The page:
By Jim Schutze
By Rachel Watts
By Lauren Drewes Daniels
By Anna Merlan
By Lee Escobedo
Stan Miklis’ farm -- and its future, it seems -- lies somewhere between Fate and Poetry. Halfway between these two tiny burgs, in Royse City, Miklis owns and harvests his 100-acre stretch of land. In this farm-rich area, cattle and horses graze and lazily canter amidst prairie grass, juxtaposed nicely with crops stretching upward toward a hot Texas sun.
Miklis' farm, however, is virtually animal-free, save for a pond full of largemouth bass; his once-stray dog named Little Dump, short for Dumpling; and a curious (and copious) flock of pink plastic flamingoes. This particular farm is the one responsible for the area's sweet smell, cloaking the surrounding fields with the effervescent aroma of fresh flowers.
The old dirt road leading to Miklis' modest, rather peculiar three-toned farmhouse is rough, and the weather is often turbulent in this enclave of East Texas, but this is still some of the prettiest countryside between Lake Tawakoni and Dallas.
Not everything is rolling fields and pretty blossoms for Miklis these days, however. At 6 a.m. one day in June, right about the time many farmers were beginning their daily mowing and harvesting routines, Miklis sat atop a wrought-iron picnic table and stared blankly at the now-vacant trellises that should have been teeming with colorful perennials and annuals. The smell was still there, but the color wasn't. Miklis, dressed for labor in a black cotton shirt with the sleeves and collar ripped off, a pair of faded blue jeans, and leather workboots, looked clear through his weathered pick-up truck and the BMW Z3 parked next to it, sporting an odd "Stan 79" license plate that complemented his even odder, mostly purple farmhouse.
"It's over," he said dejectedly. "I'm out. It's over."
Miklis was reacting to an article in that day's Dallas Morning News. Splashed across the front of the Metropolitan page was the headline "City cultivates plans for Farmers Market. Developer is sought to add coffee shops, cafes." While the city's bold plans for the market are good news for the new crop of young, professional downtown loft dwellers, who have nowhere to shop for groceries, as far as Miklis is concerned, the city might as well have firebombed his small flower shop in the parking lot of Shed Two.
Caliper Flowers, so named because Caliper means substance and sounds like Excalibur--Miklis is a medieval buff--has occupied this corner of the Dallas Farmers Market for the last seven years. Miklis makes a modest living from his flowers, enough to support himself, his 15-year-old son, and his ex-wife. But as any farmer is quick to point out, the actual pursuit of harvesting crops, raising animals, and cultivating flowers, coupled with the discipline of waking up every morning at cock's crow and hauling a payload from rural Texas some 30-odd miles to downtown Dallas by the morning light, is not the easiest way to make a buck. Miklis doesn't punch out at the end of the day; he continually monitors weather, soil conditions, competitors, prices. It is these factors that drive the ups and downs in a farmer's life.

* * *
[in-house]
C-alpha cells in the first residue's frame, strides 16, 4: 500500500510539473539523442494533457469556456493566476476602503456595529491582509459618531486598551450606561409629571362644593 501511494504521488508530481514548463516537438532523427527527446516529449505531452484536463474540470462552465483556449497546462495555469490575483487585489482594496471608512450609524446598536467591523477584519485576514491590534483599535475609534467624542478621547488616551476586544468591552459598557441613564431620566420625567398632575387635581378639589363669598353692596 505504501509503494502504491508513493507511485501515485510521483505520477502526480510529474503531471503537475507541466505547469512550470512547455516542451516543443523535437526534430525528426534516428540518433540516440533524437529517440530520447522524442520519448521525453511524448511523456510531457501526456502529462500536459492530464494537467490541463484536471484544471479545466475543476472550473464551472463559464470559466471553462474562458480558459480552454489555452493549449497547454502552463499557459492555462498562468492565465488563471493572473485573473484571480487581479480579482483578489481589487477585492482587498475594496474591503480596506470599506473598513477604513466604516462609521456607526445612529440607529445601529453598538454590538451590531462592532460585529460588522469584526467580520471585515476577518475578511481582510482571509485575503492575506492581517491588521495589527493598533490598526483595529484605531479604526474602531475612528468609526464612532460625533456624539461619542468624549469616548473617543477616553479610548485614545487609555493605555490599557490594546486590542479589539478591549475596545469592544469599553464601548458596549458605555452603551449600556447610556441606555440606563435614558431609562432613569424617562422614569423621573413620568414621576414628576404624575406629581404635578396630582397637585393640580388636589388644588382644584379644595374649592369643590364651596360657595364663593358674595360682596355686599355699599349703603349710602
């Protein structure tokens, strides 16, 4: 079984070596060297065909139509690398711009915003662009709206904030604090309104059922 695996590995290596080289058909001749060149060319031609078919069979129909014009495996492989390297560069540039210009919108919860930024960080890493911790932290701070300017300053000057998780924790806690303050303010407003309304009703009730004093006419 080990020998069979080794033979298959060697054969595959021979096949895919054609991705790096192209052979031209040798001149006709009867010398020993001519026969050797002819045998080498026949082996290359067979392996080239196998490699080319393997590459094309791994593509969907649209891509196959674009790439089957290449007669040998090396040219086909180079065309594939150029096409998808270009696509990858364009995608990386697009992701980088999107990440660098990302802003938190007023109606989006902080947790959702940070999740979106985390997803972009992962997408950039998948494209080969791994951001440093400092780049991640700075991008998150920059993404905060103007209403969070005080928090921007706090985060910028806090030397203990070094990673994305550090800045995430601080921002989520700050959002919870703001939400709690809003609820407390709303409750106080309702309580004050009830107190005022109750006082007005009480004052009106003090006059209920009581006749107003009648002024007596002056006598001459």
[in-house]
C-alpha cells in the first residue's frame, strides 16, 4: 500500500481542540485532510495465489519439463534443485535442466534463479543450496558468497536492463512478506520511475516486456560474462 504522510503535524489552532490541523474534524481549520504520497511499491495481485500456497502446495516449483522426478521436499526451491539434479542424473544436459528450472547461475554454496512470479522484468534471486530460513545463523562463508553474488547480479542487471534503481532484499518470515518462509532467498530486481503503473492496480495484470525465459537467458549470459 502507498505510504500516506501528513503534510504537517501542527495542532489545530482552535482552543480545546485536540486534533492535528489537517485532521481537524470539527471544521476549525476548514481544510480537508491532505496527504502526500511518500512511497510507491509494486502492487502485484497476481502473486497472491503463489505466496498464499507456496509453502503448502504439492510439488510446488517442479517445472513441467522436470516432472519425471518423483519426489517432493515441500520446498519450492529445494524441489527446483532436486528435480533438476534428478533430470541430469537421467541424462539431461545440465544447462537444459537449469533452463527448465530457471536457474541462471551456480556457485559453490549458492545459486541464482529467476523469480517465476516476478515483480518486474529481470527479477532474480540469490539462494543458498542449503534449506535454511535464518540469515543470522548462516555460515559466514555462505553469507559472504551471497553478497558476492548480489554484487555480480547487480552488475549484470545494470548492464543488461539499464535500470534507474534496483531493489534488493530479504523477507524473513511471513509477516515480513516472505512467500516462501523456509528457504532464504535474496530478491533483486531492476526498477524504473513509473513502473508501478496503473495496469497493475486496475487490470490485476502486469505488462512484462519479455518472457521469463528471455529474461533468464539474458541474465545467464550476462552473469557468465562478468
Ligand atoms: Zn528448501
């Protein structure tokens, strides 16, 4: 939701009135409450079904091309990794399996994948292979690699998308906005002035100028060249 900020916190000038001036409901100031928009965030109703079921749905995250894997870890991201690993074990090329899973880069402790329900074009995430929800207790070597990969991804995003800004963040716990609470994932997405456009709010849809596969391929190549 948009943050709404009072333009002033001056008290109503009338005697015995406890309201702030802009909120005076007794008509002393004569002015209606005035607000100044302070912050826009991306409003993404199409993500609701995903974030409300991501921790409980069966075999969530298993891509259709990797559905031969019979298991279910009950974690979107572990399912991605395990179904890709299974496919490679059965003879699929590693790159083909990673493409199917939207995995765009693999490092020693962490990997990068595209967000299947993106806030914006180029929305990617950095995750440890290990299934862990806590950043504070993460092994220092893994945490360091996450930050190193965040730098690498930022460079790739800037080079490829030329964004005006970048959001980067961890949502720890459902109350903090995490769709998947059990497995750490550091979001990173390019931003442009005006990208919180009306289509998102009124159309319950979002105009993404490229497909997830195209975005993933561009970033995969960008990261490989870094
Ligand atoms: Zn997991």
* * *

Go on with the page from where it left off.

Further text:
Because of the downs, Miklis lost his marriage. Now he fears he'll lose his shop, his livelihood.
Shed Two, situated at the center of the Farmers Market, is now the "International Market Place." It has walls and doors, unlike sheds One and Three, and giant ceiling fans to stir the otherwise stale air. The main commerce here is furniture, exotic pieces from parts of the world that Ethan Allen hasn't conquered yet. China, India, Mexico, and much more: huge, unpainted armoires that are sold new but have that turn-of-the-century look, along with mirrors encased in hand-painted, pressed tin. The stuff is often unique, and it's also a real bargain.
The city's vision for the market definitely isn't celebrated here. What initially raised hackles among these tenants was the threat of a takeover by Dallas businessman Joe Jansen. Right now, the city owns and operates the entire market, including Shed Two, leasing space to the vendors and farmers. Jansen was dealing with city and market officials to revamp the large, half-empty Shed Two, creating within it a world market in the image of the famous Pike Place Market in Seattle, host to some nine million visitors a year.
But Jansen is not just any old businessman with a plan for profit--at least not in the eyes of anyone with a stake in the Farmers Market. Jansen is the owner of Dallas' Goody Goody liquor-store chain. And considering the fact that Dallas' Champs-Elysées for winos is but a couple of blocks south, people were understandably concerned that the market might turn into a mall for drunks and drifters.
Jansen and the city assured everyone that just because he owned seven liquor stores, that didn't necessarily mean he planned to open up a Goody Goody in Shed Two. Even so, the mere threat sent people reeling. For his part, Miklis, who serves as the information clearinghouse for many tenants, cried bloody murder. He and some other Shed Two tenants believed they'd been betrayed by the city.
Then, after the rumor mill--and the city's spin machine, assuring folks that everything was really OK--had run at high pitch for weeks, the whole thing was abruptly struck dead. City Convention and Event Services Director Wilhemina Boyd killed the proposal, and market head Gilbert Perales readily agreed with her when they realized--just as Miklis had warned--that Jansen was, in fact, planning to build a liquor store. (Jansen did not respond to requests for an interview for this story.)